From 1949 to 1957, Dragnet pioneered new levels of realism on radio. Every crime investigated by Sergeant Joe Friday was taken from the actual case files of the Los Angeles Police Department, with only "the names changed to protect the innocent". There were multi-layered sound effects; the actors used accurate police lingo, abbreviations, and penal codes; and the show didn't shy away from stories about heinous crimes or stories that had unhappy endings. Created and produced by Jack Webb, Dragnet was much more than "just the facts".
"By far the most popular police/crime program of all time. It enjoyed enormous success on radio." (Jon David Swartz and Robert C. Reinehr, Handbook of Old-Time Radio)
Some people are too crazy. They should be locked up forever, or the death penalty should be enforced in all states. Good sound quality and narration.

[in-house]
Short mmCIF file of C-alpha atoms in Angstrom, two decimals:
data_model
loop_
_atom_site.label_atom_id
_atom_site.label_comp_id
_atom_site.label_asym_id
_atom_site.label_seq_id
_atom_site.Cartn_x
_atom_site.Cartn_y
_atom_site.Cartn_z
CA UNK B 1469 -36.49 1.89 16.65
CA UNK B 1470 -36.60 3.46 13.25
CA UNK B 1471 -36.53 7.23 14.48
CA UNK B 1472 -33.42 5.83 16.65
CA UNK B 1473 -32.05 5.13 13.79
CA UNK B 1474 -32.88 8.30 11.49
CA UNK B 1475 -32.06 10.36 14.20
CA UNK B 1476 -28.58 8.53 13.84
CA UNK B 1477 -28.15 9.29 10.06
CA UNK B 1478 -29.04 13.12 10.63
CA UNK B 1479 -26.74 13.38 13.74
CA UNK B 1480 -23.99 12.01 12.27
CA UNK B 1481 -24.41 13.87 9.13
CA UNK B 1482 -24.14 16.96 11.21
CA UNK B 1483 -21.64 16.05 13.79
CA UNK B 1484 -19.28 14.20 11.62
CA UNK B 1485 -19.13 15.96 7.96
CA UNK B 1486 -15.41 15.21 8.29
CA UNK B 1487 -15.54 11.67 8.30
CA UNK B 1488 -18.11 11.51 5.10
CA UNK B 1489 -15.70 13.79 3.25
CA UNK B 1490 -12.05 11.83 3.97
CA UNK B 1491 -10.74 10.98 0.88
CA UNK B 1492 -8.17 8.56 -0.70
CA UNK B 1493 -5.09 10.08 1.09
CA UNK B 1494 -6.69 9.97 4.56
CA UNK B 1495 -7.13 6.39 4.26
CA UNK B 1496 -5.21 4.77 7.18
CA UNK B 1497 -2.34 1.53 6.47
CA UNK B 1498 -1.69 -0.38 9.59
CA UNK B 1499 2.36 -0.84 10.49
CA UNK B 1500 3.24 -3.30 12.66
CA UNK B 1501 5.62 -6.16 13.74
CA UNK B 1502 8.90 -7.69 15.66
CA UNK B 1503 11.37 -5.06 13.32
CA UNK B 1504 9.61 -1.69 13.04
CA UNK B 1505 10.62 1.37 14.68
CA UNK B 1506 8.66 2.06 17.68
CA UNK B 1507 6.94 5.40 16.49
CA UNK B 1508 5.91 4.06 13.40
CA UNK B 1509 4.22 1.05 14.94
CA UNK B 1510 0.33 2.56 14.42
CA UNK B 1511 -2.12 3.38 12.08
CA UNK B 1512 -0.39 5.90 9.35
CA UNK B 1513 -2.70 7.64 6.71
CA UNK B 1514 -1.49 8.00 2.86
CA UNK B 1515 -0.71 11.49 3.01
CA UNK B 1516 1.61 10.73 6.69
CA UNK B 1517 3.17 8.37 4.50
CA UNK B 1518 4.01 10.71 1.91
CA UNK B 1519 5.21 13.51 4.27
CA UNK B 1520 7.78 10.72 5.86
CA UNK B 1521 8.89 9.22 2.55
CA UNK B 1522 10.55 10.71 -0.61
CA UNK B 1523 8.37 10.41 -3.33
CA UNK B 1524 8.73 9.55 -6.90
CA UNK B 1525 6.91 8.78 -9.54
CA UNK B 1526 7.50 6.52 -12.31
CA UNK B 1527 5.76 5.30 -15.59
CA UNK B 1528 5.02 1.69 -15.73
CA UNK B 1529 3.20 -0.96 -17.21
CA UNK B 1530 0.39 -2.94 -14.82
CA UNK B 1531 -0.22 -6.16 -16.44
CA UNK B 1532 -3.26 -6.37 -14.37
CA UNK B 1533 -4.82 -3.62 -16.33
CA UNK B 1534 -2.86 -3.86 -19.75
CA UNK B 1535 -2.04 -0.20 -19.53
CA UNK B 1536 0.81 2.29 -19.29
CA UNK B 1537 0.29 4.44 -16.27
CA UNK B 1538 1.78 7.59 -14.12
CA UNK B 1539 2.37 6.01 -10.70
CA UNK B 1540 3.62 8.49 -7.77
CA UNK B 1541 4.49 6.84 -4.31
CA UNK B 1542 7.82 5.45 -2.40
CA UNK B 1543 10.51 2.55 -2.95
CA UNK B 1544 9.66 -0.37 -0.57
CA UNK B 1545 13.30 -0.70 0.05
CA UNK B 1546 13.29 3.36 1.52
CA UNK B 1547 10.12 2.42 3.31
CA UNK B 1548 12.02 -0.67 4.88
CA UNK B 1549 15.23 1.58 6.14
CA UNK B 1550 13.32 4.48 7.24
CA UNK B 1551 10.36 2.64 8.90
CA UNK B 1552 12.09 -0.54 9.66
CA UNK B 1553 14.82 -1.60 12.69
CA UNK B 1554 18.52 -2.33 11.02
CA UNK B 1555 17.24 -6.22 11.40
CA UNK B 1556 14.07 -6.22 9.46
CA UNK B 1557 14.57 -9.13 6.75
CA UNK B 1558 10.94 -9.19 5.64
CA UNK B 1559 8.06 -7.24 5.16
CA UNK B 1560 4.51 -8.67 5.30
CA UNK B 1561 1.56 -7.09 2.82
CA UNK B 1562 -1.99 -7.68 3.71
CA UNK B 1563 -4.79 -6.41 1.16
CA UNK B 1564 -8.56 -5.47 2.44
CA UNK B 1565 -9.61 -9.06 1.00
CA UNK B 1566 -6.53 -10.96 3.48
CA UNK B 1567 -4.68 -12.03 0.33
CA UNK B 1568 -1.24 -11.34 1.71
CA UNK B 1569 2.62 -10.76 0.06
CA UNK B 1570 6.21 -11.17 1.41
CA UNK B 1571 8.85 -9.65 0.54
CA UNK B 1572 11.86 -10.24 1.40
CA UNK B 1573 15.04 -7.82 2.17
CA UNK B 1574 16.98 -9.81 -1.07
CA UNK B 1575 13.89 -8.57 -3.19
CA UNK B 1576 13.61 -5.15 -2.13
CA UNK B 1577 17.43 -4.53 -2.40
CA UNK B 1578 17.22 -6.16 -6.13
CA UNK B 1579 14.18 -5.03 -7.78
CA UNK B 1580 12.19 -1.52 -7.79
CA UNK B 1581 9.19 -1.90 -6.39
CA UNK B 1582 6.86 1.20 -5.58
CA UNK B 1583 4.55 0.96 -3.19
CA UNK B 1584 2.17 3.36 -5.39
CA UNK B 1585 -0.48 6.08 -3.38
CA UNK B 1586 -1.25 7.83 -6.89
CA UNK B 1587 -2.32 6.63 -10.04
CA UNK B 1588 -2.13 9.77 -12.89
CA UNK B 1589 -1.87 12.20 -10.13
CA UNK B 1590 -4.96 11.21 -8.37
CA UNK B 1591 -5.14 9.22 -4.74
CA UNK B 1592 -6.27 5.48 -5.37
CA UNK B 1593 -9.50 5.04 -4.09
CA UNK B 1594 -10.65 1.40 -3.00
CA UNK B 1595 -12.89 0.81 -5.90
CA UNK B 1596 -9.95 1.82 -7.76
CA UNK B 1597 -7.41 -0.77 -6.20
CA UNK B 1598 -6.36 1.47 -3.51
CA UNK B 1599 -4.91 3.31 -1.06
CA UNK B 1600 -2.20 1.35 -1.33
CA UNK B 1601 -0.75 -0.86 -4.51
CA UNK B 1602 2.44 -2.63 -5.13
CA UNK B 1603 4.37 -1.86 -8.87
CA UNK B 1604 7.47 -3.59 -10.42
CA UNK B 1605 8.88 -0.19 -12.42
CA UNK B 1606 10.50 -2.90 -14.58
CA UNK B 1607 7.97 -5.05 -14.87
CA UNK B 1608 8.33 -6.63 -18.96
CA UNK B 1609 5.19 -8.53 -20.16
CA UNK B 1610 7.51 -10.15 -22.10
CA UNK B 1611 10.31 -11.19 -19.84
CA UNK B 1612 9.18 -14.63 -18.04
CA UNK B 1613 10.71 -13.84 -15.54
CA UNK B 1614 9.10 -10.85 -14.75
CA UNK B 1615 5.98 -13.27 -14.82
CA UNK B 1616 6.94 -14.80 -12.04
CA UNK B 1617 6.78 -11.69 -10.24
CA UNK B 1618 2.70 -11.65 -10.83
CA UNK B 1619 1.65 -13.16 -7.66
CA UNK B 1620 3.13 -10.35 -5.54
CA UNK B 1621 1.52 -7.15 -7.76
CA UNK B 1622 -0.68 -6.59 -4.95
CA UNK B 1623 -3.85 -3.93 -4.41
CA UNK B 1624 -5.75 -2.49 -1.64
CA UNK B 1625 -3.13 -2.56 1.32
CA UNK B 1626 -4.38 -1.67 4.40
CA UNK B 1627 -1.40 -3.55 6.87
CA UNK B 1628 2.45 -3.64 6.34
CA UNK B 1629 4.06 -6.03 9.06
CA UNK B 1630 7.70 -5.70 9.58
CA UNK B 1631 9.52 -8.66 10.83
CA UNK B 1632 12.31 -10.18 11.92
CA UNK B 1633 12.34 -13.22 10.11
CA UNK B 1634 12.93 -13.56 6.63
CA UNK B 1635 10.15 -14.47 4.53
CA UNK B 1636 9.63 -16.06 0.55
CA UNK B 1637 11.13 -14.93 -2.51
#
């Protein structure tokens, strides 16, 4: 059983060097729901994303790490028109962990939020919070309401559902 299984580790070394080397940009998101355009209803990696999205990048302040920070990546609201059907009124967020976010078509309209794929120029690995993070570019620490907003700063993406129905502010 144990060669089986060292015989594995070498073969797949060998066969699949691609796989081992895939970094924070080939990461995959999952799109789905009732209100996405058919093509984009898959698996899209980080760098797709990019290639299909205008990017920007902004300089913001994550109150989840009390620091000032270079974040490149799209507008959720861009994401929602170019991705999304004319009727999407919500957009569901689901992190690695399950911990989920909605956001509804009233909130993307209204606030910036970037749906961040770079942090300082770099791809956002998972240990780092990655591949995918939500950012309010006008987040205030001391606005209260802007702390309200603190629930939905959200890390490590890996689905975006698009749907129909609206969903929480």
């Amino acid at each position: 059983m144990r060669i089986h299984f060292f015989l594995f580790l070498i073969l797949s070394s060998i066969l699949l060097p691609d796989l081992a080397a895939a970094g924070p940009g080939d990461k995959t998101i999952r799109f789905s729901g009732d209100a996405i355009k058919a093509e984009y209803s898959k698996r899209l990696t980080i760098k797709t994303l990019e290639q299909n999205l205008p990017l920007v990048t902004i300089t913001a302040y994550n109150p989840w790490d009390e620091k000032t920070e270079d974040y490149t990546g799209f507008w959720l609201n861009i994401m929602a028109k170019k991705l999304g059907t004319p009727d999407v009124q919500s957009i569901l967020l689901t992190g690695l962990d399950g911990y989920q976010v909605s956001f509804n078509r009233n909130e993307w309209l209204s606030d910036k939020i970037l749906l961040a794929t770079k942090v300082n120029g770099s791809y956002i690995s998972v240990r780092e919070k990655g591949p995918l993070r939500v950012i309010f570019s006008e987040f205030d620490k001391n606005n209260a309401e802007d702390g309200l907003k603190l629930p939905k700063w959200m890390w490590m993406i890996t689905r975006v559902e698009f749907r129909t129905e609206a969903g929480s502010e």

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You would never know it was from so many decades ago. The sound is perfect, all the effects weaving in and out to provide the listener with a sense of being right there with the characters. In the Audible summaries, the Dragnet episodes are said to have "multi-layered" sound effects, and though that might mean something technical that I don't understand, the thoughtfulness and attention to detail is obvious and appreciated. The dialogue is realistic and sometimes funny...the way the detectives interact with each other and with the people they interview is believable and never boring. One thing I particularly like is the way detectives approach and question elderly people, and the way the elderly people will often respond with honesty and perceptiveness and touchingly familiar terms and mannerisms that just make them that much more real. There's a lot to like about the Dragnet series - I highly recommend Dragnet.